"Dr Nkomo was well versed with military operations and through his military strategies we brought down Rhodesian military planes as we launched comprehensive and co-ordinated conventional offensives on several fronts simultaneously."

Rtd Col Dube said the objective was to seize and hold strategic rear bases in order to mount a campaign for territory deeper into Rhodesia culminating in the capture of the capital and seizure of political power.

The concept of mobile warfare was pioneered by Chinese communist revolutionary, Mao Zedong, as a response to the ambivalence of having an army too large to hide, but not large enough to engage in the defense of territory.

"As Mao put it himself ‘it was a case of first the mountains, then the countryside and then the cities'.

The first was a period of gestation during which the outnumbered and outgunned guerrilla forces developed their rural bases from where the process of mass political mobilisation was begun," said Rtd Col Dube

"The second stage was reached when the logistical and intelligence networks established by the guerrillas began to challenge those of the enemy, after which a brief period of power symmetry would be reached.

"From this the guerrilla forces would be poised to move on to stage three, which would see the deployment of large-scale mobile warfare campaigns leading eventually to a final offensive."

Rtd Col Dube said it had now become essential for ZPRA to completely liberate those areas that the Rhodesian government had lost control of in a manner that would allow them to occupy and control territory in a conventional sense.

"The only way that this could be achieved was by the deployment of conventional forces with the capacity to hold territory in order to occupy and defend liberated areas.

This was intended to be the precursor of mobile warfare, itself the precursor to the final offensive," he said.

Consequently, a series of orders were prepared by Dr Nkomo as part of the public declaration of the Turning Point Strategy and issued to ZPRA requiring all forces within Rhodesia to openly engage and clear all enemy personnel for controlled areas, protect all citizens within liberated areas whatever their affiliation and to organise and defend the masses.

Rtd Col Dube said the Soviet Union was involved in the training and supply of ZPRA's conventional capacity.

He said the Turning Point was purely a Zapu plan orchestrated by Dr Nkomo.

The strategy focused on permanently securing the ground for ZPRA and denying it to the enemy.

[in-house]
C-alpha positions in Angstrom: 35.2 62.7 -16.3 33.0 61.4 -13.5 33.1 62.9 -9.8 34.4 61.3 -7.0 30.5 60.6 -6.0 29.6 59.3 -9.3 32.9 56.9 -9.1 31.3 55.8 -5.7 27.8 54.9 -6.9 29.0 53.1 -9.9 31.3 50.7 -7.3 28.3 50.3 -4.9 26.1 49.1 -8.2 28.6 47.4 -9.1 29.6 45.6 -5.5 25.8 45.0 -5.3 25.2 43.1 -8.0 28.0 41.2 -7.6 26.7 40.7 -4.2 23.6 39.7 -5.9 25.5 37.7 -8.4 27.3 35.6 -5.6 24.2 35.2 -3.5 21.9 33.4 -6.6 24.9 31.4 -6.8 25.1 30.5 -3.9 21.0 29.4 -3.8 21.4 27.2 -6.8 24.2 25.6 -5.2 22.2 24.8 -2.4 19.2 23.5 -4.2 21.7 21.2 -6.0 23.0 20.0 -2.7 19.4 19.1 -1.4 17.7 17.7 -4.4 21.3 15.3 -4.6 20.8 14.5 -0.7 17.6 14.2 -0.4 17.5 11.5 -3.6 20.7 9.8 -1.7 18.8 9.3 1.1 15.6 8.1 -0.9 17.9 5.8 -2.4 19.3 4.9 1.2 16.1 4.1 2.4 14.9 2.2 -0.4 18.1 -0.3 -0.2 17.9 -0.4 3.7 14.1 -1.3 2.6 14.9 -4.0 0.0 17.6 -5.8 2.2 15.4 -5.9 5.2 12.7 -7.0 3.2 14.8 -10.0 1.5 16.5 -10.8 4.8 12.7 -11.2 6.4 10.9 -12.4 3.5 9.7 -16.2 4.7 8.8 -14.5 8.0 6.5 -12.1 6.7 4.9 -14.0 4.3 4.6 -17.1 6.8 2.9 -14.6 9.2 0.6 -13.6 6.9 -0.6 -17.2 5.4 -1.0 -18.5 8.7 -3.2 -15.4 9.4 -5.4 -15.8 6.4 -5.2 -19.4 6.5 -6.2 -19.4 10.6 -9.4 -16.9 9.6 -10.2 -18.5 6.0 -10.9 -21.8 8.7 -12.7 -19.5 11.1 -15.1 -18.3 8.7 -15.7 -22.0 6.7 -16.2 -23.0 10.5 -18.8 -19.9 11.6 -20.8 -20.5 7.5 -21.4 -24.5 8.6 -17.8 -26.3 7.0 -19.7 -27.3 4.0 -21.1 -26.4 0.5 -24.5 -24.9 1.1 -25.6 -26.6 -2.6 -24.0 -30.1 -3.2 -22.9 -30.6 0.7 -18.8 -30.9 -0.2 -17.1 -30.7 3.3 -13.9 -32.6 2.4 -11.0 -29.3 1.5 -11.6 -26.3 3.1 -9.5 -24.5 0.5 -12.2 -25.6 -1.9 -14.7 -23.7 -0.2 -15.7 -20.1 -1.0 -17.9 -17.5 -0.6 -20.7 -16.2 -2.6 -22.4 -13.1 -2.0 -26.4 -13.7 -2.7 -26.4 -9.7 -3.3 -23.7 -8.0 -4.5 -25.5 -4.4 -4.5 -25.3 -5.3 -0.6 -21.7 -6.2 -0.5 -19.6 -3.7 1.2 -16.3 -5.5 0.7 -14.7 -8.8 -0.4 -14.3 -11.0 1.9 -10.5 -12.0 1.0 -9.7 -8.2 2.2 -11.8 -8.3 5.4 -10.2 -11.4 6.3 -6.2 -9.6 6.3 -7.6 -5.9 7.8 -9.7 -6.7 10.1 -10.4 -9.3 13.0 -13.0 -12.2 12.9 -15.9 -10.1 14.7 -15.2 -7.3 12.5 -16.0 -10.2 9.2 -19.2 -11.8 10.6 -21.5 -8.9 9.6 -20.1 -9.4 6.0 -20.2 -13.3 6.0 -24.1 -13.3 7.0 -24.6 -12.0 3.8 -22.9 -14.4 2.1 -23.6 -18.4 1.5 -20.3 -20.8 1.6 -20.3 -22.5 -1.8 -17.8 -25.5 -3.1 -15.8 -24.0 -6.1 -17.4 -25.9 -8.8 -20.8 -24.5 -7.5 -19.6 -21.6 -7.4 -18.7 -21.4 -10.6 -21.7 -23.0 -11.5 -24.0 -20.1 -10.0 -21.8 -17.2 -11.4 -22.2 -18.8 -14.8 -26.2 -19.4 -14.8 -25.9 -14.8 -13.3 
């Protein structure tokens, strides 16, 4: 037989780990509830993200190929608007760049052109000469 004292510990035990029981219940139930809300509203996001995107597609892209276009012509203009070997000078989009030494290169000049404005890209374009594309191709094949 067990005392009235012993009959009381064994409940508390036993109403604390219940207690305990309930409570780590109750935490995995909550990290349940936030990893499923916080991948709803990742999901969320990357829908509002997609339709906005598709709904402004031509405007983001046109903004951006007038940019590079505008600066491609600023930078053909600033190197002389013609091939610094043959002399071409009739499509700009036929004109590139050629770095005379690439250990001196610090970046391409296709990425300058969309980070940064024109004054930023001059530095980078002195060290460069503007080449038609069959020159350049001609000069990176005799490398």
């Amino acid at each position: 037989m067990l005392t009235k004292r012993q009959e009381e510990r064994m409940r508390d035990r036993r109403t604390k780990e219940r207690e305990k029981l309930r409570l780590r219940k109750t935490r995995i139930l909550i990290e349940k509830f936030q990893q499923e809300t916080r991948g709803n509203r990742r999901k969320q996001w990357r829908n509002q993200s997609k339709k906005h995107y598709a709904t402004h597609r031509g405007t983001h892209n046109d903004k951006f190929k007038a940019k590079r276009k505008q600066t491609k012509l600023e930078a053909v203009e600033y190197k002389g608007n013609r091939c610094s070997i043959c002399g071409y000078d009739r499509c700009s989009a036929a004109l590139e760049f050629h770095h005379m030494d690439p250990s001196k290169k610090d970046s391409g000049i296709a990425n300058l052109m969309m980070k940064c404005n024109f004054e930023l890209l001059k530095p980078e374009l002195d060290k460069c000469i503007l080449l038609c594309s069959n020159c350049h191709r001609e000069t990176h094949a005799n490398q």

To achieve this, ZPRA was to deploy in large units (regular battalions) and attack big targets (economic and military installations).

This was targeted at turning semi-liberated zones into fully-liberated zones that would be run by people's committees.

"It originated from Zapu and was approved by the party's Revolutionary Council.

When it came to its application, it was at that stage that we requested assistance.

The Turning Point showed me that Dr Nkomo was indeed a brilliant military strategist who planned ahead," said Rtd Col Dube.

"Our Soviet Union advisors came in and we unveiled the plan for them, and showed them how we intended to go about it.

All they could do was give their advice where they thought we might have difficulties."

The first armed attack was actually carried out by a small Zapu "Special Affairs" unit under the command of Moffat Hadebe on September 22, 1964.

This was an armed attack on the homestead of a magistrate who had issued and signed the detention orders against many of the nationalist leaders.

The unit was one of first trained units that had been deployed into the country by Zapu to carry out reconnaissance and preparations for armed struggle.

Rtd Col Dube said Dr Nkomo also came up with the idea of deploying cadres to train as pilots and some of the notable people who were identified to undergo that training included the current Commander of the Airforce of Zimbabwe, Air Marshal Elson Moyo, among others.

Rtd Col Dube, among others, was in the 1964 delegation, which went for training in the sophisticated scientific faculties of military training.

Upon arrival in Russia, he met the likes of Akim Ndlovu, Robson Manyika, Ambrose Mutinhiri, Goldman Gombakomba, Wilfred Malala, Dumiso Dabengwa, Phelekezela "Report" Mphoko and Ethan Dube.

"In Russia, I became a student of electronic warfare and it is in Russia where I was first introduced to the AK rifle. I specialised in military communications and it is through Dr Nkomo's efforts," said Rtd Col Dube.

Source - The Chronicle